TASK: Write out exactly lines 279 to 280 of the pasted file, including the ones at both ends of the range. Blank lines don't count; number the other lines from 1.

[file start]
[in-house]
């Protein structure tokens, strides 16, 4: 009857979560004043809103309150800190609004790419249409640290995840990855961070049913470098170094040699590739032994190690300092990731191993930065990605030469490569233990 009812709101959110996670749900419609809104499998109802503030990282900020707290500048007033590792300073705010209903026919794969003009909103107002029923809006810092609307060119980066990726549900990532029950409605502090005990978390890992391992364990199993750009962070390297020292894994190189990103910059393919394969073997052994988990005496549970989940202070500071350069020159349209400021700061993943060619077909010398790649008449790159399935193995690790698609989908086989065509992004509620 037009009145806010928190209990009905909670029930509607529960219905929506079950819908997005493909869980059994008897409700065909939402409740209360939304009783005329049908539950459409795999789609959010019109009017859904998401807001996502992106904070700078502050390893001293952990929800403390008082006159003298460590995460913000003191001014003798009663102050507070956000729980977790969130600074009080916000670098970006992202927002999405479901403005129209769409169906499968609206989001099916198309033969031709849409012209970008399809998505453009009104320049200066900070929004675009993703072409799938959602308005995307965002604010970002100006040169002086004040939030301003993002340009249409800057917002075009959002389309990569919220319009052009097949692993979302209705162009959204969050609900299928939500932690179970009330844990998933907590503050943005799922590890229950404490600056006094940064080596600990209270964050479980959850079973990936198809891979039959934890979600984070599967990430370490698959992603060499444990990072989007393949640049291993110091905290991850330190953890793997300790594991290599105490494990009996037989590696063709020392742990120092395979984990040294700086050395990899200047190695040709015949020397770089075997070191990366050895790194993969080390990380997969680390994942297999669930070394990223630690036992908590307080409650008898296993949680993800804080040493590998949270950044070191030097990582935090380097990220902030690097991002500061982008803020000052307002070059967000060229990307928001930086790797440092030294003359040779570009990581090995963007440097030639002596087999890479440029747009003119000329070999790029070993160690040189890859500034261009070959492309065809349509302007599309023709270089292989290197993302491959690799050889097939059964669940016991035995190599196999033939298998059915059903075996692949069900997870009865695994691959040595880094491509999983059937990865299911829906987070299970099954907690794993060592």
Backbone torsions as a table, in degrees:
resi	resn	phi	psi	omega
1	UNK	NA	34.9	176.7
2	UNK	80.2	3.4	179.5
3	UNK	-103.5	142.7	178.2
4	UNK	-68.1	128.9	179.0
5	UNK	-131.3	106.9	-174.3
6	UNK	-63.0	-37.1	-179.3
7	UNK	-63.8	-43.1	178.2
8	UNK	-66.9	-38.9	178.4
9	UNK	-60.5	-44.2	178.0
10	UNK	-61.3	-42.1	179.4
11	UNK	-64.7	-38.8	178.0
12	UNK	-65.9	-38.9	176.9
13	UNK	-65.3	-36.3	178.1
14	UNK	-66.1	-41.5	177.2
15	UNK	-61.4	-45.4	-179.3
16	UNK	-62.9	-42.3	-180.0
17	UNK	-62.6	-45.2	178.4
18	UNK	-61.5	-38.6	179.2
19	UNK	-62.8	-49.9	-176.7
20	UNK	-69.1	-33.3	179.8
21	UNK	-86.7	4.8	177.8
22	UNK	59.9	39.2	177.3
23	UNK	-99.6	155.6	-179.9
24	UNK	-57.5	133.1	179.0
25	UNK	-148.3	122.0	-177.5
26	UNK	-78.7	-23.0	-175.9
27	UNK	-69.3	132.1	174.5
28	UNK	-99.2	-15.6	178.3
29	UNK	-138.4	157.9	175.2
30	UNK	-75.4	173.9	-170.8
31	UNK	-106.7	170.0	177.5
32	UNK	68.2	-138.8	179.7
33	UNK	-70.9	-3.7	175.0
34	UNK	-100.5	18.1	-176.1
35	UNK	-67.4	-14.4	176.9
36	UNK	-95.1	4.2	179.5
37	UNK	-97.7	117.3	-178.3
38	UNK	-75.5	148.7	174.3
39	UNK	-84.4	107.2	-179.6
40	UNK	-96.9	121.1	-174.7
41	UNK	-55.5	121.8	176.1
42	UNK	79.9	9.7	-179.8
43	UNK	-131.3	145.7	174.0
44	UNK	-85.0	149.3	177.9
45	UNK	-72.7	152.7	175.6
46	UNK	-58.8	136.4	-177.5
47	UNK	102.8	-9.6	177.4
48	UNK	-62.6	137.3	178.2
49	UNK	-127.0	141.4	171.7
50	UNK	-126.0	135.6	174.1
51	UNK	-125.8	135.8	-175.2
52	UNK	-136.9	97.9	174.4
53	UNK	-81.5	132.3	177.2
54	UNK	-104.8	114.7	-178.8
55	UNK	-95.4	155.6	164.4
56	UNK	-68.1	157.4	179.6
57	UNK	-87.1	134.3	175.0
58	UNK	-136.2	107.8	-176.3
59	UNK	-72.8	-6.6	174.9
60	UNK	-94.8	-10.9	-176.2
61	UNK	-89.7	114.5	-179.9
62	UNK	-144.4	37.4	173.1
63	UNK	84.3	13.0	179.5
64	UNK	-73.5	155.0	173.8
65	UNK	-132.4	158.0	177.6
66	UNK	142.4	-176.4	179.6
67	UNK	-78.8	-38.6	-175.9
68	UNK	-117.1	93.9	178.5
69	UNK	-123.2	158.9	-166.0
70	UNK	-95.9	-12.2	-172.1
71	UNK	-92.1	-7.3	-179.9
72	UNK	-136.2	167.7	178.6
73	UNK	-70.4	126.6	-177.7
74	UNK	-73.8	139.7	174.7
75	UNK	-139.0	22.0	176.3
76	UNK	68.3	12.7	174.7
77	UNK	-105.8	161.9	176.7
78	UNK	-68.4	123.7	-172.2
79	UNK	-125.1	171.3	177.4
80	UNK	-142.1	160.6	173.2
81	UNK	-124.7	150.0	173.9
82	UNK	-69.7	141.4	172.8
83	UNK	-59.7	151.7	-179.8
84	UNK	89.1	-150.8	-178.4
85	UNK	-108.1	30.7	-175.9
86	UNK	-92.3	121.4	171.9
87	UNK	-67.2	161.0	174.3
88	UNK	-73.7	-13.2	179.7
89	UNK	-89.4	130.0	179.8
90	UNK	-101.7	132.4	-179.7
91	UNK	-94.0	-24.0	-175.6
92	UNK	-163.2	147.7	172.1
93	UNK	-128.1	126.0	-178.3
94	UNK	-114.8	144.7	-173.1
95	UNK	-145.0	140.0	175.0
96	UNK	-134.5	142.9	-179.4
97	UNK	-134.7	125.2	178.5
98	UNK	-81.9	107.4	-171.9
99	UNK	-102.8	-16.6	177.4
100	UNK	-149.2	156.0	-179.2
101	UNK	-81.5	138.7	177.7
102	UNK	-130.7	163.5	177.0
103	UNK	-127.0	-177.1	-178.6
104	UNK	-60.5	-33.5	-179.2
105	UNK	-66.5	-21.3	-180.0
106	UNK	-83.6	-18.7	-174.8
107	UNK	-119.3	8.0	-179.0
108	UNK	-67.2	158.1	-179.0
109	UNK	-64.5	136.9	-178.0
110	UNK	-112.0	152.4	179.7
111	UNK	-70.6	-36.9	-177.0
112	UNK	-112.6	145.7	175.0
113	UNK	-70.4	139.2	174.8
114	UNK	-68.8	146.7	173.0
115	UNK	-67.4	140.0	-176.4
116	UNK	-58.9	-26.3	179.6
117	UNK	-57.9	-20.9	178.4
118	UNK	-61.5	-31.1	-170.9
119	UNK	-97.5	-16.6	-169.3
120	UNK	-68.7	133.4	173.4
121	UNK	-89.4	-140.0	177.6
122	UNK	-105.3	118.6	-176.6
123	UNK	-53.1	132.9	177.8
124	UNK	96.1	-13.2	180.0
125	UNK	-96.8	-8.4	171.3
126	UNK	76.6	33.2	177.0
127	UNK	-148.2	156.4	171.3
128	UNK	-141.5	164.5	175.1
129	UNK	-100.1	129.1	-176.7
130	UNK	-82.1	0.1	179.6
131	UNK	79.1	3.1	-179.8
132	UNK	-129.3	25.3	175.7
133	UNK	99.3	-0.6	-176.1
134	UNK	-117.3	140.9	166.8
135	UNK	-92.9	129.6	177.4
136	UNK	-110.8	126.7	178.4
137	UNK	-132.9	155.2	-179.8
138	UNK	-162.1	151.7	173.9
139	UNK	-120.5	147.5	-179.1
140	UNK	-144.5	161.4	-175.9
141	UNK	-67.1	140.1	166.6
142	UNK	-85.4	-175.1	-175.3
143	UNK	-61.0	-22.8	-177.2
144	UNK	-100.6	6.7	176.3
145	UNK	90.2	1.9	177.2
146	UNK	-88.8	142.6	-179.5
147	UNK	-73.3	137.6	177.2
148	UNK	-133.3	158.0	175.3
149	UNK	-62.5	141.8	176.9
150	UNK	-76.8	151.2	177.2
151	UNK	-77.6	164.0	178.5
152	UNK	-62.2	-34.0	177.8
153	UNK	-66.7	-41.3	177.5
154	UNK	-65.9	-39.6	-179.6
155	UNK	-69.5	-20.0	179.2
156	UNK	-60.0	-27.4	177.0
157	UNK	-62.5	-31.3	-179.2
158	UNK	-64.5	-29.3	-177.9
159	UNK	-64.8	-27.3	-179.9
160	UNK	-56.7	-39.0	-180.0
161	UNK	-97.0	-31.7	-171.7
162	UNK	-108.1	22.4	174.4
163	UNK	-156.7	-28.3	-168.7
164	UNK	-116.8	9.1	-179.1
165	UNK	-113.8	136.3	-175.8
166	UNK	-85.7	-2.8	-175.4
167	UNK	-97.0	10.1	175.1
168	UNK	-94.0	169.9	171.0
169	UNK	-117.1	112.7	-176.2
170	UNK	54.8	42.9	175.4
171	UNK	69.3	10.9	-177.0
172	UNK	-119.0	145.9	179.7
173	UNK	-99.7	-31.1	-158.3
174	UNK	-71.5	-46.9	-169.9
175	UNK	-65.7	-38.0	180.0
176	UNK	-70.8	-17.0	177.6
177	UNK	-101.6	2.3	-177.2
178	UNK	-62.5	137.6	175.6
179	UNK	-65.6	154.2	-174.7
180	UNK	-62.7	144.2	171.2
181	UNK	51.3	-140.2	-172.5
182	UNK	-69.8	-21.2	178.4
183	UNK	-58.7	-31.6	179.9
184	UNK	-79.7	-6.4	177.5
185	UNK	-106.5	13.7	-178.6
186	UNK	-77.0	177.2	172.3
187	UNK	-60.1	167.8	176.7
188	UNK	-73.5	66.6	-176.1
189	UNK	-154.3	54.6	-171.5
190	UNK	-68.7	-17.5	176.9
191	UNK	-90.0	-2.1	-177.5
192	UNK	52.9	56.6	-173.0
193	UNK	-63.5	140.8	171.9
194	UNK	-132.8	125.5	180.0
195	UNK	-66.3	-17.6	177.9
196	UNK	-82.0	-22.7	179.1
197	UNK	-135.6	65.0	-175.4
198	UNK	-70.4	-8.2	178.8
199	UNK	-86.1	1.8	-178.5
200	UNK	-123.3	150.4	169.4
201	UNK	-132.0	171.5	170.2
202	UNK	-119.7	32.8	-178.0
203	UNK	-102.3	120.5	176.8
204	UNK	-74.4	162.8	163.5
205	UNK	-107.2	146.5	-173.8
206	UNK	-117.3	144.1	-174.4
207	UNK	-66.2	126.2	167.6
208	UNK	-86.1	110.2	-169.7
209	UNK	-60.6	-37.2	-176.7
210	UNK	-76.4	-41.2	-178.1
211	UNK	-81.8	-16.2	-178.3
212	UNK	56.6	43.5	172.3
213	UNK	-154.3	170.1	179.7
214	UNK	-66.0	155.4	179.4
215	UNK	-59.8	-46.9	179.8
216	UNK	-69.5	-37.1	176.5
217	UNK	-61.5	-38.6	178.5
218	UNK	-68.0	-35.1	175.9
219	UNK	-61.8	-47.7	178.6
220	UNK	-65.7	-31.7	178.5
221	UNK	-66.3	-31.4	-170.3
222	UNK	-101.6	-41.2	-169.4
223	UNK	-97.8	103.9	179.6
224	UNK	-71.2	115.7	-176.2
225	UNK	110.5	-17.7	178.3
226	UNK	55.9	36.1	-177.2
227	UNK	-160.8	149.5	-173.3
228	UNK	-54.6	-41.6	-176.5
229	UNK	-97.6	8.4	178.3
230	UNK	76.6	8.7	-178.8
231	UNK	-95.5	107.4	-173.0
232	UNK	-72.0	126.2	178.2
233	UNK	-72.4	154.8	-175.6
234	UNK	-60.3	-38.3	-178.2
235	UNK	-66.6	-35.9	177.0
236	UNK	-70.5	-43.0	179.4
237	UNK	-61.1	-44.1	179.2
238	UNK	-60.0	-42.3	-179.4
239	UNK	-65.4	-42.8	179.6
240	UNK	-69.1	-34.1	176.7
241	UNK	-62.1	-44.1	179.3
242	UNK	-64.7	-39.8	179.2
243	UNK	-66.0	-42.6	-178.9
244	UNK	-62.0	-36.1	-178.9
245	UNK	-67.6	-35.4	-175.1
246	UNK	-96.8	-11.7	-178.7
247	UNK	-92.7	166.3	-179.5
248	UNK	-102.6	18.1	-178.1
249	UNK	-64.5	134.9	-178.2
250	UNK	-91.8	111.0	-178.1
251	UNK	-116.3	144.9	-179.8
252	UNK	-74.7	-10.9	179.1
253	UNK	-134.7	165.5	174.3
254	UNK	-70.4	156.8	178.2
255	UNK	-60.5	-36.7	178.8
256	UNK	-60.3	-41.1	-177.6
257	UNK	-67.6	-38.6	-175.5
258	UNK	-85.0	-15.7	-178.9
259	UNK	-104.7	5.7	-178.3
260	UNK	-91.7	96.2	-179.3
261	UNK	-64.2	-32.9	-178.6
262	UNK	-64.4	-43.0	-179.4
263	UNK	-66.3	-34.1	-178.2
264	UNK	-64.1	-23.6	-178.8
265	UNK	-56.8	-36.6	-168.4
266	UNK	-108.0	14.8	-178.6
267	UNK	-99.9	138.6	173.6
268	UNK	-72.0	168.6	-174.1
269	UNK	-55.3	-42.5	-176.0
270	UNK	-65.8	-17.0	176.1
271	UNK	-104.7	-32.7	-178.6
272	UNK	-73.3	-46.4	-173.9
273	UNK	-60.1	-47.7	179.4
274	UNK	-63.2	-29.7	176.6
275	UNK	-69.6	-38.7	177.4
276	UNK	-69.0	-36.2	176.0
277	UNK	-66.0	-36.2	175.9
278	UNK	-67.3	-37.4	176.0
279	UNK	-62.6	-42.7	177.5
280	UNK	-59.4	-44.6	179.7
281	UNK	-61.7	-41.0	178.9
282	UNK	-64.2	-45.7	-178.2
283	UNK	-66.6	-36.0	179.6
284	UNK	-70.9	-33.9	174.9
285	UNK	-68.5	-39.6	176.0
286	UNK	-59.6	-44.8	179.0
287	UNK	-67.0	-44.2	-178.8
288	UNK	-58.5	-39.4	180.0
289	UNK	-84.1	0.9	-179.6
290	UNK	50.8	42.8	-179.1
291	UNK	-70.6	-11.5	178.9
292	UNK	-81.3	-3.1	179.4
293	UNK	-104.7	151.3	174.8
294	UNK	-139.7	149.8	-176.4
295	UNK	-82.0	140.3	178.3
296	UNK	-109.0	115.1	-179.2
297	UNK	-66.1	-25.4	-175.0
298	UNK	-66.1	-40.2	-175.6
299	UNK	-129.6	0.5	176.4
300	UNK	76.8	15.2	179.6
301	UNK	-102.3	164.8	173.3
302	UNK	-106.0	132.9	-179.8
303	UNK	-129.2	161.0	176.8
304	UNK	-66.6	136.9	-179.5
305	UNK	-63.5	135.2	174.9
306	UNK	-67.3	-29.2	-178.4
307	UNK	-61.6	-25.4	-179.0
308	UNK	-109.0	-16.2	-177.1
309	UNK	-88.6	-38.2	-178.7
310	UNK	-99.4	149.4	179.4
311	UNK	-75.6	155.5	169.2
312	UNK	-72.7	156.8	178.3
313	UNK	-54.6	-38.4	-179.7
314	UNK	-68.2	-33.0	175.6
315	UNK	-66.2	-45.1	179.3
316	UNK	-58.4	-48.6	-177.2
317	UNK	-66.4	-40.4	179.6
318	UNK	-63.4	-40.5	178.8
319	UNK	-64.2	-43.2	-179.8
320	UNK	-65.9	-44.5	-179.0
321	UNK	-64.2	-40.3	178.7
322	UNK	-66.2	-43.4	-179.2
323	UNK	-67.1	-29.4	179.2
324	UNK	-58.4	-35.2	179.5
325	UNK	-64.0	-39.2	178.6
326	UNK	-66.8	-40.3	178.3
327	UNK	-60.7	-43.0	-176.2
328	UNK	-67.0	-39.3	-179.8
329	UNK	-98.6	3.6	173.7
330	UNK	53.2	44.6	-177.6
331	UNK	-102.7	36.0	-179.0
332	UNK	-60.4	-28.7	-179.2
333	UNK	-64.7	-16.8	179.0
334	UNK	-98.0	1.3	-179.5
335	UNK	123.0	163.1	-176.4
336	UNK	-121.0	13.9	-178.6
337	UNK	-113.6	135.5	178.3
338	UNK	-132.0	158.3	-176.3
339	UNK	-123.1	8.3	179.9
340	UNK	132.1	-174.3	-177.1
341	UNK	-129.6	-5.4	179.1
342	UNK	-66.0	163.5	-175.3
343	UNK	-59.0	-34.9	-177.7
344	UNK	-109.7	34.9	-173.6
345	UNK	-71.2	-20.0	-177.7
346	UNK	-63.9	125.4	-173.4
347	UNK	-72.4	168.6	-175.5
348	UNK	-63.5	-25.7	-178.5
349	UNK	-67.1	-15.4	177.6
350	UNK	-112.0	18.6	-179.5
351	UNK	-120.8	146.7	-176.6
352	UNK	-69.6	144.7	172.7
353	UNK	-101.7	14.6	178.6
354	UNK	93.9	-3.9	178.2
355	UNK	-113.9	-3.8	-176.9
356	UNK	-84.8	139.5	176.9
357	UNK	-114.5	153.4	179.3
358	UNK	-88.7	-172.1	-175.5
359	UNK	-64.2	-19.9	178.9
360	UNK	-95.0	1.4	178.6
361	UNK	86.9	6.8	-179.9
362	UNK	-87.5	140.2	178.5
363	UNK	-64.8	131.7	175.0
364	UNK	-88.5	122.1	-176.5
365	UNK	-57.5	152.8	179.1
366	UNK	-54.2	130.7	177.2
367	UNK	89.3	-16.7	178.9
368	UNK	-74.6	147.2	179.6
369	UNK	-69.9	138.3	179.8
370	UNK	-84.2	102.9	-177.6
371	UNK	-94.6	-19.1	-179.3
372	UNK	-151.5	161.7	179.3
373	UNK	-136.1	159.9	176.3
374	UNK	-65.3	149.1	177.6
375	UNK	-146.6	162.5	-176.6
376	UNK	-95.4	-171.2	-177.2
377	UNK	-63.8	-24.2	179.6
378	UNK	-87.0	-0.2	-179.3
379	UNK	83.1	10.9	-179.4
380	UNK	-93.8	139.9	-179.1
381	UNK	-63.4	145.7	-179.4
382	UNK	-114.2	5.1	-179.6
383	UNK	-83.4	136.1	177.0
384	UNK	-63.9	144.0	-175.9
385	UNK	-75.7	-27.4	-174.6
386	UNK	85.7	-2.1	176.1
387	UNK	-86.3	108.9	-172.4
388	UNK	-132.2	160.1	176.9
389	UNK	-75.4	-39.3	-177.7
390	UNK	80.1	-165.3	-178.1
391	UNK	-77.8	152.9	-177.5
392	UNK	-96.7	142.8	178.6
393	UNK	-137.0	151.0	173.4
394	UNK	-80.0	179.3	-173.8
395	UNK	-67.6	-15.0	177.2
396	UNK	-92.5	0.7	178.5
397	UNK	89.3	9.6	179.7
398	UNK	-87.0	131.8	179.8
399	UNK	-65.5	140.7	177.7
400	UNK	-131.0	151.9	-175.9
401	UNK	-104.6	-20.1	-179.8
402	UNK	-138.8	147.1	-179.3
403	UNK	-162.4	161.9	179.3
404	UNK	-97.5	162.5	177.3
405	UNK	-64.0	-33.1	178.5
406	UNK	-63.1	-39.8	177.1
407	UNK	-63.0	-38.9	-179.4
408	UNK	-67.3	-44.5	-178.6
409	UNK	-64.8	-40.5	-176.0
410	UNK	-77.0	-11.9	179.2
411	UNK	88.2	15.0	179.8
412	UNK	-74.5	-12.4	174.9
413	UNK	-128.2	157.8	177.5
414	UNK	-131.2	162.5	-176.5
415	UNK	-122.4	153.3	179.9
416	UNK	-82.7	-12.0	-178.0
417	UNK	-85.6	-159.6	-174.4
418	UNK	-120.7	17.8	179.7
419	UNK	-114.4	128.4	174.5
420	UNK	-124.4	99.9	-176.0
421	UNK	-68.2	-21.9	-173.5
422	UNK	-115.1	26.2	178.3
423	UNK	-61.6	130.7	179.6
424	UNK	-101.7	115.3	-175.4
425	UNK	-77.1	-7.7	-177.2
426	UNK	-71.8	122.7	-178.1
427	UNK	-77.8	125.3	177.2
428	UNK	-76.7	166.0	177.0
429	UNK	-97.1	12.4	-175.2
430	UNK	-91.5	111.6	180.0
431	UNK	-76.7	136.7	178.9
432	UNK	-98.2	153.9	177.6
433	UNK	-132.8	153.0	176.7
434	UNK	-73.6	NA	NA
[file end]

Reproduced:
275	UNK	-69.6	-38.7	177.4
276	UNK	-69.0	-36.2	176.0